Khalili’s work poetically addresses the current migrant crisis and issues of travel, which are similarly discussed in the context of other pieces, including Caroline Picard’s poignant and intricate text on documenta 14 in Kassel and Athens, or Amalia Pica’s interview, which traces how the bureaucracy inherent within the immigrant experience translates to her contrastingly celebratory visual language. As with the inclusion of Avraamov’s work in documenta 14, Space Force Construction—installed in Venice at the V–A–C Foundation before its iteration at the Art Institute of Chicago this Fall— is similarly timely to the 2017 centennial of the October Revolution, and is featured as an interview with the curators by Anastasia Karpova- Tinari. This political undercurrent is also explored through architecture—in exhibitions aligning with the Chicago Architecture Biennial—such as in Terence Gower’s Havana Case Studies at the Neubauer Collegium for Culture and Society at the University of Chicago, whose interview covers the roots of his research and projects on US Embassies in enemy territory.

Issue 05 of THE SEEN is marked substantial collaborations with each of my Staff Writers—including a translation of Guillaume Désanges’ brilliant speculative essay on the unlikely, but critical coincidence that compares Marcel Duchamp and Rocky Balboa, sparked from a conversation we had in Paris in 2015. We are also thrilled to be publishing Gaylen Gerber’s text with Eva Badura-Triska, in advance of its publication as part of the Artist Lecture Series Vienna, allowing our readers a glimpse into this expansive and insightful consideration of his practice and most current body of work. A special thank you to Gaylen for his dedication in working with us so closely on this piece.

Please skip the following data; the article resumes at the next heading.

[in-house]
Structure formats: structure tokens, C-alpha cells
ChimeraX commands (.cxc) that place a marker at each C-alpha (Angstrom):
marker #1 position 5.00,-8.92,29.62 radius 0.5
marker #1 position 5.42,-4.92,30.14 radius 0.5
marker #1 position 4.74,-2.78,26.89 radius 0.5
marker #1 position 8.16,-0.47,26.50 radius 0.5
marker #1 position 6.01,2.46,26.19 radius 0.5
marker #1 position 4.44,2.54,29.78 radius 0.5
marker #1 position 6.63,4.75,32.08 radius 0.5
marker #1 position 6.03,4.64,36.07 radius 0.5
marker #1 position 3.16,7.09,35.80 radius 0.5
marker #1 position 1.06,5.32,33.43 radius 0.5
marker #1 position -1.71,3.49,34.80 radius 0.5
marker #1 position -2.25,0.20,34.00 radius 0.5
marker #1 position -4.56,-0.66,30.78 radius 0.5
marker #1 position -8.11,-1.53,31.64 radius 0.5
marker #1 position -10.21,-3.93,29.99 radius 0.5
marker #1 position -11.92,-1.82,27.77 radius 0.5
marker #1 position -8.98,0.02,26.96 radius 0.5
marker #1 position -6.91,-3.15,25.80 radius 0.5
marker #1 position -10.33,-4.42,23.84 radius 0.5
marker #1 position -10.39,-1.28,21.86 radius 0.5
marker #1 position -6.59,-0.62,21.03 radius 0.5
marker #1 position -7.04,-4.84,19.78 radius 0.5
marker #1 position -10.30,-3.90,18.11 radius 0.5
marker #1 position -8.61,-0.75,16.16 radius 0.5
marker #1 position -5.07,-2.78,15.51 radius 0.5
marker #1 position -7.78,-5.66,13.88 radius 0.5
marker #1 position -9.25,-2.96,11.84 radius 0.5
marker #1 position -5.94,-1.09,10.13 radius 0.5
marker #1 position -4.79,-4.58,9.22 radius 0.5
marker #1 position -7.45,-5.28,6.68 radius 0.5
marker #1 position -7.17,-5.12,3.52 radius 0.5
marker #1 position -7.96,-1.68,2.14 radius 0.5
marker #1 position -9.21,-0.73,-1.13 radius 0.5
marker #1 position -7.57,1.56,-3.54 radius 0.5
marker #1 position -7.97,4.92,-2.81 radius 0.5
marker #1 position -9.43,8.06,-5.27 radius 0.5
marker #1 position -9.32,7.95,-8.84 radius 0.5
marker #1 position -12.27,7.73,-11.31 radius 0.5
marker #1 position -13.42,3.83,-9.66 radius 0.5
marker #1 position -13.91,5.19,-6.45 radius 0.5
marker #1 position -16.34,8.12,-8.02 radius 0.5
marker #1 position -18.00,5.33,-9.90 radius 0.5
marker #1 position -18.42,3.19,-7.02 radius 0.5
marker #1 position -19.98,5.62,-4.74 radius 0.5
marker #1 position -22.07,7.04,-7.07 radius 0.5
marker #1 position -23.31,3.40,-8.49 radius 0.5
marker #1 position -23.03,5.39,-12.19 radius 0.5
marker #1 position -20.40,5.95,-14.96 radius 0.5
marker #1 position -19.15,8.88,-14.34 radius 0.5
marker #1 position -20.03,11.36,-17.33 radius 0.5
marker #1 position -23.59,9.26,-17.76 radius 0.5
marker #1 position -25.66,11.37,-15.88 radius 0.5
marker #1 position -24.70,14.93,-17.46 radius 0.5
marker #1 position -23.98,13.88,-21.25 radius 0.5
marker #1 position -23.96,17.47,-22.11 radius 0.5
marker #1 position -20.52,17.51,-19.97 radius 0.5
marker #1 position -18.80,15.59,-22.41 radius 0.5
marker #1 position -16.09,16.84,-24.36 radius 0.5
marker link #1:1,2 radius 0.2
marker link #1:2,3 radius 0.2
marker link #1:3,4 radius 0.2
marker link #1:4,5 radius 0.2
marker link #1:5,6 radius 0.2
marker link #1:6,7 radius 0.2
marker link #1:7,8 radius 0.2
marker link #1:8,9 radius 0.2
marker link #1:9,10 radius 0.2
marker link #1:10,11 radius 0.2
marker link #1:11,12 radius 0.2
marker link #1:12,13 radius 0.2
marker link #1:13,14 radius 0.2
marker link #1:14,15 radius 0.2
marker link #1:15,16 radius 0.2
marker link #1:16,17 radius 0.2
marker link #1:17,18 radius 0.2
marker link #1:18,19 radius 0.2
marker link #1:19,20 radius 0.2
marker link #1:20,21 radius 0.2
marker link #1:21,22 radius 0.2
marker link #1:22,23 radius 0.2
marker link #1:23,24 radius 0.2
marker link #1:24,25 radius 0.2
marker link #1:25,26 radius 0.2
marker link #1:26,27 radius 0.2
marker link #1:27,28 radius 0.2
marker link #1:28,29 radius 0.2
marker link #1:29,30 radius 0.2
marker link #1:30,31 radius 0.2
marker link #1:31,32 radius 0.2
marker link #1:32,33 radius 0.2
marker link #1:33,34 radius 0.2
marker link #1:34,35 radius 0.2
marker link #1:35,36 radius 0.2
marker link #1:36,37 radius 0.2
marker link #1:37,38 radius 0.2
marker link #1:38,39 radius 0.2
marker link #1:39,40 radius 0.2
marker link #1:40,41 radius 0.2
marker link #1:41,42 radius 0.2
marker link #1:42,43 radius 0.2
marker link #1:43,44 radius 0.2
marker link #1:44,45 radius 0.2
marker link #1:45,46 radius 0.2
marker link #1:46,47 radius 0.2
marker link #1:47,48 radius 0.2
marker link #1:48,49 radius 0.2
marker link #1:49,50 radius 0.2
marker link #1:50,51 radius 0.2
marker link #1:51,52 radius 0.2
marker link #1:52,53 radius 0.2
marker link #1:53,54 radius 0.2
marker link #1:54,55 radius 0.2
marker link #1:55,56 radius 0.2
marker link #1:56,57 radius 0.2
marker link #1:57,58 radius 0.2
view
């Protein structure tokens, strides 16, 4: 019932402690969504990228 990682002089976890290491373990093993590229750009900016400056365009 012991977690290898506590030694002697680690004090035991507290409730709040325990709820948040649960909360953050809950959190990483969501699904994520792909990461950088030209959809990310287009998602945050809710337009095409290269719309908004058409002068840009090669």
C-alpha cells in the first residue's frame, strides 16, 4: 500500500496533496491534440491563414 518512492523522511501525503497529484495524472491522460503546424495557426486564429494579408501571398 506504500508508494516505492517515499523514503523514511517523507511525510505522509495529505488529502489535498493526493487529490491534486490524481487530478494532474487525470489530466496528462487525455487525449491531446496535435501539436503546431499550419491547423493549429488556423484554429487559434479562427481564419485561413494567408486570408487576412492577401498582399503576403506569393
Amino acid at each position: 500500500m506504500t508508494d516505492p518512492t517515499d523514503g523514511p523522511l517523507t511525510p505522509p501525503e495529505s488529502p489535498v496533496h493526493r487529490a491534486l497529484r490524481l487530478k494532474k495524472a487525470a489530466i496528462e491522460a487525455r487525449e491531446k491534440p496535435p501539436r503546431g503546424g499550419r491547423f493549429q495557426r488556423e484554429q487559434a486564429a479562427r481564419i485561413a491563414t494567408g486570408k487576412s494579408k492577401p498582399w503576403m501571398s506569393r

As always, I remain grateful to Publisher Tony Karman, whose continued support of THE SEEN has allowed us to publish our largest issue to date. We are indebted to Ashley Ryann, and Jason Pickleman, of JNL Graphic Design—without your keen design and collaboration, this publication would not be possible. Additional thank you to my Editorial Assistant, Gabrielle Welsh, for her work in assisting with this edition, and to Newcity Custom Publishing for helping to manage production and distribution.

We close with our special edition insert, which I had the pleasure of selecting and introducing, featuring Barbara Bloom’s Musical Scores. This inclusion would not have been possible without the collaboration of David Lewis Gallery—thank you to Dmitry Komis for working with me so closely on this piece. The artwork—five spreads for Issue 05—is placed among the center pages of THE SEEN, as if it were a musical composition book itself.

In addition to the select texts and works included within this edition of publication, I could not be more proud of all THE SEEN Staff Writers, and their commitment to producing engaging and relevant art criticism that bridges how we experience contemporary art.

Sight and sound have never been so close.